Your Taxes: New Angels Law in Israel

 The start-up nation offers investors a tax break for investing in its hi-tech startups.

The original 2011 version was unsuccessful as too many conditions had to be met. So on January 20, the Knesset passed an amendment aimed at making things a little easier. It is tucked away in the Amendent to the Economic Policy Law for 2011 and 2012 Legislative Amendments, 2011.

The amendment add Start-Up companies and allows partnerships to qualify for the tax break.

Below are brief highlights of the law as amended.

What is on offer?

An Israeli tax deduction may be allowed to individual investors, or individual partners in  a partnership, regarding qualifying investments of up to NIS 5 million made by December 31, 2019 in a “Target Company” or a “Start-Up Company”, as defined (see below).

The investment must be in shares allotted (issued) by the company.

The deduction is spread over a three year “benefit period” commencing with the tax year in which the investment is made. The investor must hold the investment throughout that benefit period (partners in a partnership cannot change their share of the partnership in the benefit period.

Start-Up Companies:

A Start-Up Company must meet the following conditions, among others:

  • Israeli: Incorporated, controlled and managed in Israel;
  • Timing: The investment is made within 48 months after incorporation, or 60 months if it operates in Development Area A (according to the Law for the Encouragement of Capital Investments), OR the investment is made within 12 months after receiving government aid for start-ups, whichever is later.
  • Revenues: Total revenues from incorporation to the investment may not exceed NIS 4.5 million, nor NIS 2 million per year in each preceding tax year, or part of a year;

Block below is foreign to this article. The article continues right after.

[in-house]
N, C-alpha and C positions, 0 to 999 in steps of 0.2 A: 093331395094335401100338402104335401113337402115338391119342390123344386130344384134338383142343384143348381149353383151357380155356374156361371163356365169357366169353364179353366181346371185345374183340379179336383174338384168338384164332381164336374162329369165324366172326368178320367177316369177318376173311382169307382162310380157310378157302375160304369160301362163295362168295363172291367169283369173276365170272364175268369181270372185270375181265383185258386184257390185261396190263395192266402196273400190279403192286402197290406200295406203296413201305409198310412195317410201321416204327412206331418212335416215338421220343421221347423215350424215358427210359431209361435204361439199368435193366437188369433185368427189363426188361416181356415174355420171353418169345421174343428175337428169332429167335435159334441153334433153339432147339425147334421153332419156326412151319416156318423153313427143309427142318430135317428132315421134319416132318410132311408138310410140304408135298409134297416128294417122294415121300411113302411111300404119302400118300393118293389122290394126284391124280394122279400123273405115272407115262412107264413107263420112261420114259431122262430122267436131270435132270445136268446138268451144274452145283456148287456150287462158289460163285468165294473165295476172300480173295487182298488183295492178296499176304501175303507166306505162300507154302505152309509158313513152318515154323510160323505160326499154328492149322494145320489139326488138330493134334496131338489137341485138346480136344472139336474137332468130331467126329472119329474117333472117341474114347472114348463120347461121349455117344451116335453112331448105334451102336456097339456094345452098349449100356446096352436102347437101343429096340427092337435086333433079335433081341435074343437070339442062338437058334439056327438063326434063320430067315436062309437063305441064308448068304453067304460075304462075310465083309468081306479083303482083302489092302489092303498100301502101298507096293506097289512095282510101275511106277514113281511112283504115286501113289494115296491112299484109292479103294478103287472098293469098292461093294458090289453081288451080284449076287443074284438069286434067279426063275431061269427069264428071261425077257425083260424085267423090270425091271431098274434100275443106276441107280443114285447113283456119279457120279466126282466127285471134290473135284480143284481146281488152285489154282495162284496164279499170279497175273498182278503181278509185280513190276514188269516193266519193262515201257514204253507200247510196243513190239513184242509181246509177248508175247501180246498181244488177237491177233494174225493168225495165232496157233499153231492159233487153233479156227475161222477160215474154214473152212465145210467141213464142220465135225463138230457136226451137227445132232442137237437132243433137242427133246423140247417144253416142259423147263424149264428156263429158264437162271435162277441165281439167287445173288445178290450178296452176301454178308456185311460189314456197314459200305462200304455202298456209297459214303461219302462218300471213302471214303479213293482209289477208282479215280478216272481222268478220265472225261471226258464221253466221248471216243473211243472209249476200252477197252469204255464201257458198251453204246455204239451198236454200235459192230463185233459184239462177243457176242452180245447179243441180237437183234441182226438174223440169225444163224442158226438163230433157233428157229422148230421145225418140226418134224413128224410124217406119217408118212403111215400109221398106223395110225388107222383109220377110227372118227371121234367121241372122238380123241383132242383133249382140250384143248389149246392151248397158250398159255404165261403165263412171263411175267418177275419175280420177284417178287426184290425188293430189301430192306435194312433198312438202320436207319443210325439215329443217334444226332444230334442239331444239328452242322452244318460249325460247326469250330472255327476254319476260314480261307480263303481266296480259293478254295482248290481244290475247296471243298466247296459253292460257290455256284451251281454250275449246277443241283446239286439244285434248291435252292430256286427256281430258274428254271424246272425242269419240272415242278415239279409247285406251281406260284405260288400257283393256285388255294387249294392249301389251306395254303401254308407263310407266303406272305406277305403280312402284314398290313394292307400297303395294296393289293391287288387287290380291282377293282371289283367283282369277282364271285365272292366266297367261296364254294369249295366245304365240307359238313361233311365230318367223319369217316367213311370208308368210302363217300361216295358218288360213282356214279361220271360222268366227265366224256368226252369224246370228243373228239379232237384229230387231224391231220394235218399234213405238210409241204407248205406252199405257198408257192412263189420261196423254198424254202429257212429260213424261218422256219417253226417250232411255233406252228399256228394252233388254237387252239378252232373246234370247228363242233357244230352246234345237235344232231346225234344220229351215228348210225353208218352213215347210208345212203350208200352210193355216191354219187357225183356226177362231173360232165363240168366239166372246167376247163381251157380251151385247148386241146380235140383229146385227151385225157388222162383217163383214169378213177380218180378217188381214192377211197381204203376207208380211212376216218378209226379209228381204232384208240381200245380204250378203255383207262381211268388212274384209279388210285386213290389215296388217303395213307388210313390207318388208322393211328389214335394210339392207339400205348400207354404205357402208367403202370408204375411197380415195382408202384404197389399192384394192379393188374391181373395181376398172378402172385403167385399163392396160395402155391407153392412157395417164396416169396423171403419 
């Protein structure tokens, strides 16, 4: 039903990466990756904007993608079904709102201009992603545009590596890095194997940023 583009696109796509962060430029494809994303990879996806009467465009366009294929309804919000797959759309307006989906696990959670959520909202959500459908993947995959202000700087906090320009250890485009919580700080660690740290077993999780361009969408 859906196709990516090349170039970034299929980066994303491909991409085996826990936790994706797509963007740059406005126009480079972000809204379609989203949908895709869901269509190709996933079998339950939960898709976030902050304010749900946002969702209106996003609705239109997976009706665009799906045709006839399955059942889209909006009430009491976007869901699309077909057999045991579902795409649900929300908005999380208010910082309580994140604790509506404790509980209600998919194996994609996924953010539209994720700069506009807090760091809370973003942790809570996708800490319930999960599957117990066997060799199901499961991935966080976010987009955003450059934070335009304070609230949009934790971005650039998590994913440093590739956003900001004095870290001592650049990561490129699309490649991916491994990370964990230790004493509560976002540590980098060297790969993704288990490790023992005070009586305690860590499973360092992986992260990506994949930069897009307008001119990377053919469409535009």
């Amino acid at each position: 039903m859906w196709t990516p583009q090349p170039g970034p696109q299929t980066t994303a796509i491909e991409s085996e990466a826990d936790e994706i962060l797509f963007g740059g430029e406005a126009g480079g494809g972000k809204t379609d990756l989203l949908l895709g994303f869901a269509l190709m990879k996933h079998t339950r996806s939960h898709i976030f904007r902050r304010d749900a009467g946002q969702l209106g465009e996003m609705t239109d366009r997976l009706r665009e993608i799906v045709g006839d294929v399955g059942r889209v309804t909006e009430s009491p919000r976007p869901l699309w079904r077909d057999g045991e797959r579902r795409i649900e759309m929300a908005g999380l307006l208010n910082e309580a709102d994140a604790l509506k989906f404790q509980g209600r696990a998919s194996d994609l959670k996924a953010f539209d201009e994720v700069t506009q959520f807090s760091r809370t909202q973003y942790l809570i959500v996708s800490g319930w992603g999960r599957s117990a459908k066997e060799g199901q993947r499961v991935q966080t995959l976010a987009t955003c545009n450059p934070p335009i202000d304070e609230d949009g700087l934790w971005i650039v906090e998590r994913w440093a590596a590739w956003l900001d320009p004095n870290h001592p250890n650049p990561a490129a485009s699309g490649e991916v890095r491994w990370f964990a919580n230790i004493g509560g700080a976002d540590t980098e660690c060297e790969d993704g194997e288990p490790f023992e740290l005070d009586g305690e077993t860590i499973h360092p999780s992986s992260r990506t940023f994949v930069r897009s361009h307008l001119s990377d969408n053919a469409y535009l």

• Expenses:  Total expenses from incorporation to the investment did not exceed NIS 12 million, nor NIS 3 million per year in each tax year, or part of a year preceding the investment;
  • Investment: Total investment in the shares from incorporation to the investment did not exceed NIS 12 million, including the qualifying investment contemplated;
  • Confirmed: An Israeli certified public accountant confirms the above conditions are met;
  • R&D: 70% of expenses since incorporation to the investment were incurred in a product based on R&D conducted by the company. Such a product can be tangible or intangible, a process or a service, including production processes and computer software. The resulting product in development and all the rights derived from it (=intellectual property) must be owned by the company. This condition is deemed met if individual(s) or various institutions (university, research institution, hospital, company that commercializes such products, agricultural institution, etc.) transferred all their rights in the product to the company.

Target Companies:

A Target Company must meet the following conditions, among others:

  • Not publicly traded;
  • R&D: 75% of the amount invested is spent on R&D by the end of the benefit period. Until then at least 70% must be so invested each year.
  • 75% of such money must be spent in Israel;
  • Revenues: In the year of investment and the following year, revenues of the company may not exceed 50% of R&D expenditure;
  • Purpose: Throughout the benefit period, the R&D is devoted to promoting the company’s plant;

Other rules:

Upon a sale of a qualifying investment, the amount already deducted shall be deducted (i.e. recaptured) from the cost of the investment for Israeli capital gains tax purposes.

The National Technology Innovation Authority will check compliance with various aspects annually and two years after the end of the benefit period.

Tax avoidance or improper tax reduction must not be a principal objective of the investment. This appears to mean the tax break must not be claimed in an abusive way – perhaps by hiving off a start-up from an existing company….


The sale recapture rule is irrelevant to foreign investors. Instead they may enjoy a double whammy: a tax write-off when they invest and an exemption from Israeli capital gains tax when they sell their investment.

But the deduction is useful to foreign investors only if they have other Israeli source income in order to utilize the deduction.

To sum up, the amended tax break for angels will still not be easy to claim, time will tell if it is realistic.

As always, consult experienced tax advisors in each country at an early stage in specific cases.

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The writer is a certified public accountant and tax specialist at Harris Consulting & Tax Ltd.

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